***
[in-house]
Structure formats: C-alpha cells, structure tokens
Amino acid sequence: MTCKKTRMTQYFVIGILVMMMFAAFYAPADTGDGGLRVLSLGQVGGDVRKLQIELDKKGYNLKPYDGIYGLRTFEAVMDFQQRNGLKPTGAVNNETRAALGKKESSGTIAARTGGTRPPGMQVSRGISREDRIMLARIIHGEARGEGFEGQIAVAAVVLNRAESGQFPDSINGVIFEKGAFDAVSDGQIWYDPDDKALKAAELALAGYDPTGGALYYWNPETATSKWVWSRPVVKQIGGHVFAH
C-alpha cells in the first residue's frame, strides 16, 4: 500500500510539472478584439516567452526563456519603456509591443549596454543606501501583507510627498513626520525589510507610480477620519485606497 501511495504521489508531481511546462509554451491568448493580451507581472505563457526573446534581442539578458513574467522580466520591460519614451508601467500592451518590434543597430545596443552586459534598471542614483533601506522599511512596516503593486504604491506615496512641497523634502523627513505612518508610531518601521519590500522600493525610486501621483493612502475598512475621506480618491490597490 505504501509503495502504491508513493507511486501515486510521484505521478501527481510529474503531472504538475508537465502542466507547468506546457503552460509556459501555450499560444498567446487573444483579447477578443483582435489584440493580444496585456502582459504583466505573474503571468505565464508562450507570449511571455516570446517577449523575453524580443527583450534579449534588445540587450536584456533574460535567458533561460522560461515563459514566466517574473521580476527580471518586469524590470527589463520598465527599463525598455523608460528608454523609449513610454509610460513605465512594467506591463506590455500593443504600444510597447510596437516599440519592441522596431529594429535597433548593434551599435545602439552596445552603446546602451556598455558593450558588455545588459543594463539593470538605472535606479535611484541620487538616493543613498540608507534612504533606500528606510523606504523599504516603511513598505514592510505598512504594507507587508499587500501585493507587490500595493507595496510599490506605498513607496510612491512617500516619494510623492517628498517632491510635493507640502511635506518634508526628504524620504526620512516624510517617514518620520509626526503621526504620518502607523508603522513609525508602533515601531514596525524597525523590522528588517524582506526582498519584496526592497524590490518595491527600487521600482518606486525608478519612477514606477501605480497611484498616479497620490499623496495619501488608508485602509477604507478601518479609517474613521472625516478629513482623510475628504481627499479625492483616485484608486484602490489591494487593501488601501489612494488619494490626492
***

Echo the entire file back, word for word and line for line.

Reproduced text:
[in-house]
Structure formats: C-alpha cells, structure tokens
Amino acid sequence: MTCKKTRMTQYFVIGILVMMMFAAFYAPADTGDGGLRVLSLGQVGGDVRKLQIELDKKGYNLKPYDGIYGLRTFEAVMDFQQRNGLKPTGAVNNETRAALGKKESSGTIAARTGGTRPPGMQVSRGISREDRIMLARIIHGEARGEGFEGQIAVAAVVLNRAESGQFPDSINGVIFEKGAFDAVSDGQIWYDPDDKALKAAELALAGYDPTGGALYYWNPETATSKWVWSRPVVKQIGGHVFAH
C-alpha cells in the first residue's frame, strides 16, 4: 500500500510539472478584439516567452526563456519603456509591443549596454543606501501583507510627498513626520525589510507610480477620519485606497 501511495504521489508531481511546462509554451491568448493580451507581472505563457526573446534581442539578458513574467522580466520591460519614451508601467500592451518590434543597430545596443552586459534598471542614483533601506522599511512596516503593486504604491506615496512641497523634502523627513505612518508610531518601521519590500522600493525610486501621483493612502475598512475621506480618491490597490 505504501509503495502504491508513493507511486501515486510521484505521478501527481510529474503531472504538475508537465502542466507547468506546457503552460509556459501555450499560444498567446487573444483579447477578443483582435489584440493580444496585456502582459504583466505573474503571468505565464508562450507570449511571455516570446517577449523575453524580443527583450534579449534588445540587450536584456533574460535567458533561460522560461515563459514566466517574473521580476527580471518586469524590470527589463520598465527599463525598455523608460528608454523609449513610454509610460513605465512594467506591463506590455500593443504600444510597447510596437516599440519592441522596431529594429535597433548593434551599435545602439552596445552603446546602451556598455558593450558588455545588459543594463539593470538605472535606479535611484541620487538616493543613498540608507534612504533606500528606510523606504523599504516603511513598505514592510505598512504594507507587508499587500501585493507587490500595493507595496510599490506605498513607496510612491512617500516619494510623492517628498517632491510635493507640502511635506518634508526628504524620504526620512516624510517617514518620520509626526503621526504620518502607523508603522513609525508602533515601531514596525524597525523590522528588517524582506526582498519584496526592497524590490518595491527600487521600482518606486525608478519612477514606477501605480497611484498616479497620490499623496495619501488608508485602509477604507478601518479609517474613521472625516478629513482623510475628504481627499479625492483616485484608486484602490489591494487593501488601501489612494488619494490626492